Placas número 19 (media jaula) y 26 (control) después de seis semanas de instalación. Fotos por: William Bensted-Smith, FCD.
Plates number 19 (half cage) and 26 (control) after six weeks of deployment. Photos by William Bensted-Smith, CDF.

The visual difference in plant and animal growth on plates 19 (half cage) and 26 (control) compared to full cage plates is evident, which again is most likely explained by predation. Plates 19 and 26 just like many other half cages and controls show traces of predation, which are likely left by fish. We have observed small and big fish eating organisms living on the dock’s lateral and lower surfaces, some even feeding with most of their bodies outside of the water to reach such organisms.

Nobody thought that the world would suddenly have to stop for so long. Unexpectedly, we had to hide from a novel virus and leave our experiment halfway… I hope that the new world we are building during this crisis is less indifferent to the suffering of others, including nature. I hope we can all make better choices and change our lifestyles to more sustainable ones, so that one day, we don’t have to worry about some silent invaders taking over our seas or any species being taken out from their home ranges. Let’s survive this pandemic, healing ourselves and the planet. This might be our last chance to make things right.

I am afraid we didn’t make it to week 12 of our experiment. Our plates have been hanging from the dock at Seymour Port for 47 weeks now. However, we will use all samples to learn more about biofouling species in the GMR and next year we will be ready to repeat our experiment, one more time.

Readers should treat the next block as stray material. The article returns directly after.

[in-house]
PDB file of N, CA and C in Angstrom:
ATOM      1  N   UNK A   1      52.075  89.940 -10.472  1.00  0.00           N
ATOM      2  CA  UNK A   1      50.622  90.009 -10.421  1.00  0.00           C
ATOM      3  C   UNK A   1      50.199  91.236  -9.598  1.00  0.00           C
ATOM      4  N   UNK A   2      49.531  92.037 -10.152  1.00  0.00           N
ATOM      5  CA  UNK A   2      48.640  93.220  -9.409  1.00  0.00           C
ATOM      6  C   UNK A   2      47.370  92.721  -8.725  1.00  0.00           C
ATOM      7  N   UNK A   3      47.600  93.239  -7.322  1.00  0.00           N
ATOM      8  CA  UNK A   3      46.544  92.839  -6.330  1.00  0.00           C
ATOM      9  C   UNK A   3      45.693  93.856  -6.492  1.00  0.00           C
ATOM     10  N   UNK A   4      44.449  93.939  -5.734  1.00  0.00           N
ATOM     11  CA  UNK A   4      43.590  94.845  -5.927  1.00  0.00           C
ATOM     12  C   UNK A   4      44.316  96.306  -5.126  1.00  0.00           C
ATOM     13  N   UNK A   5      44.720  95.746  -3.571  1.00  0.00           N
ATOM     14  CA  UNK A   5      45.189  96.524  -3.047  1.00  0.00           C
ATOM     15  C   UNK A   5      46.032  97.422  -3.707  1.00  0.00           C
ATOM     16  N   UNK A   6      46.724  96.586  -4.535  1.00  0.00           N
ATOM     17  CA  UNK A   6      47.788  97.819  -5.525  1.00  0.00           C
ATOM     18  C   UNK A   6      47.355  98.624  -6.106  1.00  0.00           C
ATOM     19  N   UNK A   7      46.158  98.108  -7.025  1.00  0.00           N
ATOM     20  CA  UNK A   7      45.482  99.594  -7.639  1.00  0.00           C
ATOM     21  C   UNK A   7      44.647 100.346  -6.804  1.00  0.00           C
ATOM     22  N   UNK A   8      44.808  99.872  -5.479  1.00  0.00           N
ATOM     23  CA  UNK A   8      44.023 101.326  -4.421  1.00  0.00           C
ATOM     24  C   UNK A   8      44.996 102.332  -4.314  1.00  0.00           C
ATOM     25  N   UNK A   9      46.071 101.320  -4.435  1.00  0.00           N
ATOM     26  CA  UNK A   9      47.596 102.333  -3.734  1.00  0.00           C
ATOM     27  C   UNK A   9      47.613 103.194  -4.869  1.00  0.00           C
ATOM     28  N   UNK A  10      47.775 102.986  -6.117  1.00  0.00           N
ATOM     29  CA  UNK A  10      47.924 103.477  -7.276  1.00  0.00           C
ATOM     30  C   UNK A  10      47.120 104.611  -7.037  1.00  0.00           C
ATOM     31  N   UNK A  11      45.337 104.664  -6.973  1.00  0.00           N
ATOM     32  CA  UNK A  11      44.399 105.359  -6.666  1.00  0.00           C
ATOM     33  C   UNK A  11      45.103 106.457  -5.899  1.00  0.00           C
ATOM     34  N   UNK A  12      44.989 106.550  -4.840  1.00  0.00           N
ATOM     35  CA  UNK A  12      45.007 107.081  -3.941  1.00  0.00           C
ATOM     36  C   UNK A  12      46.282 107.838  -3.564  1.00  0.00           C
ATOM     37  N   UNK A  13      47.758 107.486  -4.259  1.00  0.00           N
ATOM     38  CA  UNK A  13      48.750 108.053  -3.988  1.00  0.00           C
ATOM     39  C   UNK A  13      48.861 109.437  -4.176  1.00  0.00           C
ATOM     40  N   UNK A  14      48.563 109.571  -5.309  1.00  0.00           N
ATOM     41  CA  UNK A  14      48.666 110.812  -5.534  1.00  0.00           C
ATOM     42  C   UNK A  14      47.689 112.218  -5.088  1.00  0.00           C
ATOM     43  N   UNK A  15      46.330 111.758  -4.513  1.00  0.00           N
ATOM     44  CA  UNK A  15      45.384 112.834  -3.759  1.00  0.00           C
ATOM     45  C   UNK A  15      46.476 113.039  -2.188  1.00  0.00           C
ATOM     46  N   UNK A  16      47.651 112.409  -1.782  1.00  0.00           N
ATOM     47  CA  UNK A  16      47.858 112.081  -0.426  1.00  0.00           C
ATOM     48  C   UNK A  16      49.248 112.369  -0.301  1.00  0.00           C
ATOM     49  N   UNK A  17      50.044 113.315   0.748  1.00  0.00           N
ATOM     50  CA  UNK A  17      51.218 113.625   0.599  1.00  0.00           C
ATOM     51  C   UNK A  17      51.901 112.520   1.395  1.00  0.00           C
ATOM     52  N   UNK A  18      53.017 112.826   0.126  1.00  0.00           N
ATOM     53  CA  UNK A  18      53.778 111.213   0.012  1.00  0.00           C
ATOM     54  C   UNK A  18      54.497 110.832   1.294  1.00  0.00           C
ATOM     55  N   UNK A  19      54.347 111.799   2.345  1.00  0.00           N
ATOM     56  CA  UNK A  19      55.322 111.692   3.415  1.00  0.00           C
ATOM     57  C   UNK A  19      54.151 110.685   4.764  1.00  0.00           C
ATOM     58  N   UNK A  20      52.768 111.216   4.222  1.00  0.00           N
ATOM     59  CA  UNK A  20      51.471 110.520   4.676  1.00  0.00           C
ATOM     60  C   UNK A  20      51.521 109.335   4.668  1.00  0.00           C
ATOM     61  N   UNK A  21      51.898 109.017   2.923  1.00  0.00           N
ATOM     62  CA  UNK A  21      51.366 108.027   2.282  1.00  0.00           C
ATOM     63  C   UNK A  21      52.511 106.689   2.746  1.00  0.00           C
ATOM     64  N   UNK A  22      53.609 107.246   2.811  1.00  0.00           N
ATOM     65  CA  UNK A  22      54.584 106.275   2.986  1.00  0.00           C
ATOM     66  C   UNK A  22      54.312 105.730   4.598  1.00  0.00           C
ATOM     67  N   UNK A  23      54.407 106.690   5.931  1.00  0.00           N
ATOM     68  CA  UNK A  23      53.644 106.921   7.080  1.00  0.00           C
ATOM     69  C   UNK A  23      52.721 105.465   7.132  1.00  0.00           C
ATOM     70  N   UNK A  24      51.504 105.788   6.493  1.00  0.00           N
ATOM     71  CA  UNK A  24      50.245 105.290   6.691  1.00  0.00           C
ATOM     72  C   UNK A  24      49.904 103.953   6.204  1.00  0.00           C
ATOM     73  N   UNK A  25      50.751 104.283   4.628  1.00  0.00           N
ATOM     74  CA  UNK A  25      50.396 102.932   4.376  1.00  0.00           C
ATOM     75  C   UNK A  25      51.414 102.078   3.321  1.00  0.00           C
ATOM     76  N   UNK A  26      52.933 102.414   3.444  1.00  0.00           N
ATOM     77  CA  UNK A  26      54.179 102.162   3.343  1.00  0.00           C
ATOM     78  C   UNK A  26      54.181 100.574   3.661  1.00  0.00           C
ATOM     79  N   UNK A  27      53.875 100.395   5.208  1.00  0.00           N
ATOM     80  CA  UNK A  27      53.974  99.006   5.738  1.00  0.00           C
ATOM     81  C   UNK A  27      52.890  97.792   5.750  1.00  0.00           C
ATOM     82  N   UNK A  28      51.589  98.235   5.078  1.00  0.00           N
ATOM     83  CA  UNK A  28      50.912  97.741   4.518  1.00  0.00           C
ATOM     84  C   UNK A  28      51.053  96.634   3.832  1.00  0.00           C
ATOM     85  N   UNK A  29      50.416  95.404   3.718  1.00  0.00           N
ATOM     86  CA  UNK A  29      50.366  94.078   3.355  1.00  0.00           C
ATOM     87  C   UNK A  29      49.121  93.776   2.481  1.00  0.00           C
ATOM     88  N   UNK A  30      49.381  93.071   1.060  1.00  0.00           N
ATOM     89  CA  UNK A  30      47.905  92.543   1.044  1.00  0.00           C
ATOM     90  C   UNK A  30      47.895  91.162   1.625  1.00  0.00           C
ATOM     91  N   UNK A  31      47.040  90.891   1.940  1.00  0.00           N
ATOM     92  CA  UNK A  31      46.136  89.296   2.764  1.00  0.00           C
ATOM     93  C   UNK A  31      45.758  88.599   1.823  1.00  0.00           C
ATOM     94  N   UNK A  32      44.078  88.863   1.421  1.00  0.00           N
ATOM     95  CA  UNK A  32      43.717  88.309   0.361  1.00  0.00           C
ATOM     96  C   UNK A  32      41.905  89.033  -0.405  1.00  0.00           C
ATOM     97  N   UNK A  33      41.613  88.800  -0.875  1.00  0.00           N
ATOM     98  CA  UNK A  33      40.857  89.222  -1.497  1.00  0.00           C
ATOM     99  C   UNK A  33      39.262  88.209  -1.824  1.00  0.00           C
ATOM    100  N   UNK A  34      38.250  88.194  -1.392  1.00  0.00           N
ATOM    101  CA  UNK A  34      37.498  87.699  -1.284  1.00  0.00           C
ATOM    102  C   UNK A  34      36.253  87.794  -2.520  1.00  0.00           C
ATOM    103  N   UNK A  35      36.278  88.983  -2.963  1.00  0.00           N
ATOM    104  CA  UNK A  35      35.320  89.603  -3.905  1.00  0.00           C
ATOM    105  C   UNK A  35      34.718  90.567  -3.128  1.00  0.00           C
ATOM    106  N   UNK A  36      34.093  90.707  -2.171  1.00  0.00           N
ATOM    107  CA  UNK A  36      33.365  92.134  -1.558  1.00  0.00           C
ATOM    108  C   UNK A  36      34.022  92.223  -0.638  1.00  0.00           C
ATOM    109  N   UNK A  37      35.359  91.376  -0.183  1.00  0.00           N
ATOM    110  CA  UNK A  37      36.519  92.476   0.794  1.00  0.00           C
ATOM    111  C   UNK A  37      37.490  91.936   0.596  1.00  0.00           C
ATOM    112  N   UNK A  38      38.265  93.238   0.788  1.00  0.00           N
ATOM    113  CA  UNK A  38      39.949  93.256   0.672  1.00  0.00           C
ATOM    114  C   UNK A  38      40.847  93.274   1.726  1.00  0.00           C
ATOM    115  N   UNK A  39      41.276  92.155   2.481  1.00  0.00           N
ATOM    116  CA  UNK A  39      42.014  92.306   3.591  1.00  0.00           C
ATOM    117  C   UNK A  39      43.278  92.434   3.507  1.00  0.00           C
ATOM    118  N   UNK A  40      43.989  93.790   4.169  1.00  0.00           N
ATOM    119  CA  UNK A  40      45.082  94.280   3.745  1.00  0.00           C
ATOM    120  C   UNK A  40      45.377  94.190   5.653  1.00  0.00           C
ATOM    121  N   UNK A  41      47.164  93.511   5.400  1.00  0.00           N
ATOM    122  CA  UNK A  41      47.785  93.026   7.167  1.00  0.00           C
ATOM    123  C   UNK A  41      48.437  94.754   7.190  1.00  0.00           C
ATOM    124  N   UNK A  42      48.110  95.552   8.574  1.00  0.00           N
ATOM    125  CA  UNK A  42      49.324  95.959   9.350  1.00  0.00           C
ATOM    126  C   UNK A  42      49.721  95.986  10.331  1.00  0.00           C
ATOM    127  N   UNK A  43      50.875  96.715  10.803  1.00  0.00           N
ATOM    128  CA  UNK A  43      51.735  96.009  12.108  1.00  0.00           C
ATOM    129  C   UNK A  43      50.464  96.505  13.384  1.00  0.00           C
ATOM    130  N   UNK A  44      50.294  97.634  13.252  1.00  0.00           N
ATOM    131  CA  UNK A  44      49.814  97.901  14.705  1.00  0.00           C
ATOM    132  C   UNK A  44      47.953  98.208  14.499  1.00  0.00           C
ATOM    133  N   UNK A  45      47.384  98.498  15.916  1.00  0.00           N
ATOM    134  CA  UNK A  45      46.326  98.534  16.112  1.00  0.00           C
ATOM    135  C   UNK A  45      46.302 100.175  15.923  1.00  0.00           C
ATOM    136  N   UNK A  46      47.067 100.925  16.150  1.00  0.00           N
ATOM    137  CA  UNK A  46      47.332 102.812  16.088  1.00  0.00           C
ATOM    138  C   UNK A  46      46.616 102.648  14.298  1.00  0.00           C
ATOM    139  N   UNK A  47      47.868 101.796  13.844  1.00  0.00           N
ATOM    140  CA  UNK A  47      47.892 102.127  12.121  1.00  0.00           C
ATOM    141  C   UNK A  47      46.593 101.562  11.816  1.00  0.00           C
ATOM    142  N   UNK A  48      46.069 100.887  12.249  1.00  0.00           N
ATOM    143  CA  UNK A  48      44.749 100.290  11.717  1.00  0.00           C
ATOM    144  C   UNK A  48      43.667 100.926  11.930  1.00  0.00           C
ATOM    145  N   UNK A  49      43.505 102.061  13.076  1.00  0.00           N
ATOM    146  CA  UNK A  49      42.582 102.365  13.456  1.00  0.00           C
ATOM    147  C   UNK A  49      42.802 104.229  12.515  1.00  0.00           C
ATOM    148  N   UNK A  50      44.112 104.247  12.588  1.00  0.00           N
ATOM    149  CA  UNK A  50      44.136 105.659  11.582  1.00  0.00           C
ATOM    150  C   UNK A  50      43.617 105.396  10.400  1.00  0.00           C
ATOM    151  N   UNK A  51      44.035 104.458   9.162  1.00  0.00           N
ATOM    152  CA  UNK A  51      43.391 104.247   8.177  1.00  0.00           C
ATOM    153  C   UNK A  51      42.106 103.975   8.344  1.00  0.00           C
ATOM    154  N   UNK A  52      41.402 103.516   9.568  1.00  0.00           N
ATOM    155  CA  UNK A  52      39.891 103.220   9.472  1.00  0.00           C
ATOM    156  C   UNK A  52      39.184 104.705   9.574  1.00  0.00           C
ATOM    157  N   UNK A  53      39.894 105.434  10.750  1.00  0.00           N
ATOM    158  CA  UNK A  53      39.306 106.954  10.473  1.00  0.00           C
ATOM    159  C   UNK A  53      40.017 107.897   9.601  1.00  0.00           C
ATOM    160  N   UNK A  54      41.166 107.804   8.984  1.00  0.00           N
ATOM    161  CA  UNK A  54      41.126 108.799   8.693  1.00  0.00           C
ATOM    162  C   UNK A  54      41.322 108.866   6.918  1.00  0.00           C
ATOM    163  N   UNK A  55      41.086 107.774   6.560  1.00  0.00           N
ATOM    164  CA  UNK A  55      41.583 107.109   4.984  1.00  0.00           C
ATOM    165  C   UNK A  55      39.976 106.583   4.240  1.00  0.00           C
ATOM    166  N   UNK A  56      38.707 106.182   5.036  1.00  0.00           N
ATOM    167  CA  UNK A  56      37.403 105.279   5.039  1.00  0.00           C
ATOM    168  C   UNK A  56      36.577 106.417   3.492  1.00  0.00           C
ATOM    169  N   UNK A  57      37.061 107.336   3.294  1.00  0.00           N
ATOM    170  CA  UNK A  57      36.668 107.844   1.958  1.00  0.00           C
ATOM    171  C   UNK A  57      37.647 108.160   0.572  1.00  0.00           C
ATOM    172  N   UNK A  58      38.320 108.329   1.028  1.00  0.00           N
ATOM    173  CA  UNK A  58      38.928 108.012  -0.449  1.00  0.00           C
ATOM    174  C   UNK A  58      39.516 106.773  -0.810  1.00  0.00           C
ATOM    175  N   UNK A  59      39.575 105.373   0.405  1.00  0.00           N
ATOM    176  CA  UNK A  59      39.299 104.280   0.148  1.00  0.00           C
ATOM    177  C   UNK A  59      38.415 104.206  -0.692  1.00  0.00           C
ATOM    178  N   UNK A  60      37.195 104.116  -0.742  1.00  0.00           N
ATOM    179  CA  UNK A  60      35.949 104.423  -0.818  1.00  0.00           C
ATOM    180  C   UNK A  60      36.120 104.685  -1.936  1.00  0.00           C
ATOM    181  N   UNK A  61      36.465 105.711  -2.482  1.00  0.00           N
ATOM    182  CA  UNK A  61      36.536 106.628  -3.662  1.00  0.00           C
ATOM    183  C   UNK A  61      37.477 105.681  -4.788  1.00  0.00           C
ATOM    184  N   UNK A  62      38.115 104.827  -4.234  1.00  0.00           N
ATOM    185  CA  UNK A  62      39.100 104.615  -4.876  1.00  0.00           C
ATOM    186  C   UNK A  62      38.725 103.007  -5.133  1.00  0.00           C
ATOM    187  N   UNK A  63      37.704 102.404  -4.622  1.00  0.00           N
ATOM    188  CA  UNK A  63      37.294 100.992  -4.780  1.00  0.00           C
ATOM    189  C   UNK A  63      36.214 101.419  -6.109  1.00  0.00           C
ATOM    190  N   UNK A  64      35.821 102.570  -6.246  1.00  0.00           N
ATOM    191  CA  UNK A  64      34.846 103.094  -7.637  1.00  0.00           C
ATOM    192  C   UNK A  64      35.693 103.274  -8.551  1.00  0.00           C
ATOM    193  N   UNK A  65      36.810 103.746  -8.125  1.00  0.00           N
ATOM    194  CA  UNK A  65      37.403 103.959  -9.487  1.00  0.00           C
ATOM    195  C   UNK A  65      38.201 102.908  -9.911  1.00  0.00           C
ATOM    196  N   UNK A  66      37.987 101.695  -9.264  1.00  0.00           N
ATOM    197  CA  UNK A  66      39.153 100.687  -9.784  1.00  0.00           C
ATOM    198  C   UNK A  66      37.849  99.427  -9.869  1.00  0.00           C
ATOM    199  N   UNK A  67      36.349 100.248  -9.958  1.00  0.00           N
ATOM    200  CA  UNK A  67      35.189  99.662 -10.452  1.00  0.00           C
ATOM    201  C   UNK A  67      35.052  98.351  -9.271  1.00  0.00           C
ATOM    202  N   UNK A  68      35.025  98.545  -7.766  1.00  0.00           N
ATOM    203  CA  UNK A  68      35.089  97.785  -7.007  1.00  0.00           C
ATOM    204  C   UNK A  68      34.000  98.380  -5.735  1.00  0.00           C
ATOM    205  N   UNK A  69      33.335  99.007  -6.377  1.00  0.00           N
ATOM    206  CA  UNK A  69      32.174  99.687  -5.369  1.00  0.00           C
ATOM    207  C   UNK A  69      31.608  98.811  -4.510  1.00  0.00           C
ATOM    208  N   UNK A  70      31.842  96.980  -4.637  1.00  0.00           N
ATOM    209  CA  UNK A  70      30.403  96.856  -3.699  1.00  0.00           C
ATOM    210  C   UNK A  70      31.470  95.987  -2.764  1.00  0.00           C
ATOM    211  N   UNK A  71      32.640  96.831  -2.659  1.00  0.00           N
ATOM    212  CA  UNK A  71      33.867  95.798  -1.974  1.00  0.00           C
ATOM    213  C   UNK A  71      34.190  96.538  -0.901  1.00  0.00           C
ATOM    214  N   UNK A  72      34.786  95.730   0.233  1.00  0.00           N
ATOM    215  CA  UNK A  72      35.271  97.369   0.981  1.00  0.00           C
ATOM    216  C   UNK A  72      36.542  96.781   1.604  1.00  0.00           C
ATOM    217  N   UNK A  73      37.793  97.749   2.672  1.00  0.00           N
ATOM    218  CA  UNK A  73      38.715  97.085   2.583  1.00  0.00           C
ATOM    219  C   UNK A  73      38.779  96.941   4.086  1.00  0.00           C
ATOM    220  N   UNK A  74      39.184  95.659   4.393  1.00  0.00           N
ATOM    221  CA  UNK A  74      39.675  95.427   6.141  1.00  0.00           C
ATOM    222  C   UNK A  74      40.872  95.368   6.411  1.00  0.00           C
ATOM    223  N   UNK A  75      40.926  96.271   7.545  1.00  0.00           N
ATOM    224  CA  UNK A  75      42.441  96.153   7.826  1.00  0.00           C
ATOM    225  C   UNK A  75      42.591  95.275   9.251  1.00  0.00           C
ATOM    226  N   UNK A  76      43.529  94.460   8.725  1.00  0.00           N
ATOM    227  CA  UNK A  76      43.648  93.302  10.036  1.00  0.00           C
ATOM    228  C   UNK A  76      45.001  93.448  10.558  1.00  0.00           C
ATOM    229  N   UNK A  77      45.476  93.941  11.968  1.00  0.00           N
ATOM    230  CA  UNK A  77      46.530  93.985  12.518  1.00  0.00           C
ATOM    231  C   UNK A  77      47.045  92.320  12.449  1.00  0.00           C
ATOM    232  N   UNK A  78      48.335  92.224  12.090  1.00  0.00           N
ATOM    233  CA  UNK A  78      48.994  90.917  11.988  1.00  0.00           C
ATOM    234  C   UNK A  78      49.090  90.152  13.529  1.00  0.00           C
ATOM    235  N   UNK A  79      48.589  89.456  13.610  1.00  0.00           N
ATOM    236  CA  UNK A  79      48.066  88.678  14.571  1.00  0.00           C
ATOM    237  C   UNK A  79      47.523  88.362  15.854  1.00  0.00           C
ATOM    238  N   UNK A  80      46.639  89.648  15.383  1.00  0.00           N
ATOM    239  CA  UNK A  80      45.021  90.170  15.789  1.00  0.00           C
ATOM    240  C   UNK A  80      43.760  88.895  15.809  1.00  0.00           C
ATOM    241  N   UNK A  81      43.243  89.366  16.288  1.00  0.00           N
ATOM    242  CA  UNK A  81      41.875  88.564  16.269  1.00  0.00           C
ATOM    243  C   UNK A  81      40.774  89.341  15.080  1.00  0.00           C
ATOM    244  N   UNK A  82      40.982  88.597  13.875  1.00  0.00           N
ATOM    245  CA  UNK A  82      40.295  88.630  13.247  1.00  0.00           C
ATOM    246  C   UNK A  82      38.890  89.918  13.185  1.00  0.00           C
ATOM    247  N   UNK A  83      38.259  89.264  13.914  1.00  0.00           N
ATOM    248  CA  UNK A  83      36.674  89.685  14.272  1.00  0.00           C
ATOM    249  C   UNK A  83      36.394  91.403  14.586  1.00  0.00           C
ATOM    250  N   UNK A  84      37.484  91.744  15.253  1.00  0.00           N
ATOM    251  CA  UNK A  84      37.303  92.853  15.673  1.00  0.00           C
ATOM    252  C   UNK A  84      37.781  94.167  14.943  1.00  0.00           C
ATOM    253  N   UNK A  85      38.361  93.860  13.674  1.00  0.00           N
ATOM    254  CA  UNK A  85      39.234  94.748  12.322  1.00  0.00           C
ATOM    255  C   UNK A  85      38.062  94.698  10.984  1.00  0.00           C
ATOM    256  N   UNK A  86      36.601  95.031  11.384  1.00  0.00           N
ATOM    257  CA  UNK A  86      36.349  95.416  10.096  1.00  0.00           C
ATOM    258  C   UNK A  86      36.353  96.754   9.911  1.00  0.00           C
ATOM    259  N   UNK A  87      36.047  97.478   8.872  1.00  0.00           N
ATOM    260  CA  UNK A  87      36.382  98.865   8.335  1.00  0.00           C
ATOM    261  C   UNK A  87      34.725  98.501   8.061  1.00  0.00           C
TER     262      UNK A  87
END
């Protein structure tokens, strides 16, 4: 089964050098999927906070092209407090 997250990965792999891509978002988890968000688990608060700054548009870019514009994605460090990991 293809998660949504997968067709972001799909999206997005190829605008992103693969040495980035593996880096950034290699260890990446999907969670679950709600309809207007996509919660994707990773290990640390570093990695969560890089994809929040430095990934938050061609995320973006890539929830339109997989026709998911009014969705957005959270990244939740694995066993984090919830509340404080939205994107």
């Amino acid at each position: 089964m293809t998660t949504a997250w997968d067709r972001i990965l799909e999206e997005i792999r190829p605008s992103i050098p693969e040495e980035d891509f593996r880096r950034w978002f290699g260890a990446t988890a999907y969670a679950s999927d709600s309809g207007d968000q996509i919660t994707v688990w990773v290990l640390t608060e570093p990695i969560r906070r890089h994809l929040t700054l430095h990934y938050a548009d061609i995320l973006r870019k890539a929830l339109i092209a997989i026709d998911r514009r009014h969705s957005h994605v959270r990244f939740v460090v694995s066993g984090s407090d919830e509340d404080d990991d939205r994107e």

Dos de nuestras placas después de haber estado 40 semanas colgando en Puerto Seymour, Baltra. Fotos por: Patty Isabela Tapia, FCD.
Two of our plates after 40 weeks hanging at Seymour Port, Baltra. Photos by: Patty Isabela Tapia, CDF.
William Bensted-Smith (izquierda) y Rosita Calderón (derecha) del Programa de Especies Invasoras Marinas. Foto por: Patricia Isabela Tapia, FCD.
William Bensted-Smith (left) and Rosita Calderón (right) from the Marine Invasive Species Programme. Photo by Patricia Isabela Tapia, CDF.

This programme is possible thanks to the generous support of our donors:  Gordon and Betty Moore FoundationGalapagos Conservancy, Lindblad Expeditions-National Geographic Fund, Galapagos Conservation Trust, Paul M. Angell Foundation and Ecoventura (current donors). You can read more about our work here. If you would like to contribute to the work of the Charles Darwin Foundation for the conservation and sustainability of the Galapagos Islands, please DONATE and/or share our work with your friends and family!


  • Brook, B. W., Sodhi, N. S. and Bradshaw, C. J. A. (2008) ‘Synergies among extinction drivers under global change’, Trends in Ecology and Evolution, 23, pp. 453–460. doi: 10.1016/j.tree.2008.03.011.
  • Carlton, J. T., Keith, I. and Ruiz, G. M. (2019) ‘Assessing marine bioinvasions in the Galápagos Islands : implications for conservation biology and marine protected areas’, Aquatic Invasions, 14(1), pp. 1–20.
  • DPNG (2014) Plan de manejo de las áreas protegidas de Galápagos para el buen vivir. Edited by A. Izurieta et al. Puerto Ayora, Galápagos, Ecuador: Imprenta Mariscal. doi: 10.1590/S0004-282X2003000500014.
  • Lambert, G. (2019) ‘Fouling ascidians (Chordata : Ascidiacea) of the Galápagos : Santa Cruz and Baltra Islands’, Aquatic Invasions, 14(1), pp. 132–149.
  • Ruiz, G. M. et al. (2009) ‘Habitat distribution and heterogeneity in marine invasion dynamics: the importance of hard substrate and artificial structure’, in Wahl, M. (ed.) Marine Hard Bottom Communities, Ecological Studies (Analysis and Synthesis). Berlin, Heidelberg: Springer, pp. 321–332. doi: 10.1007/b76710_23.


The mission of the Charles Darwin Foundation and its Research Station is to tackle the greatest threats and challenges to Galapagos through scientific research and conservation action, in order to safeguard one of the world’s most important natural treasures.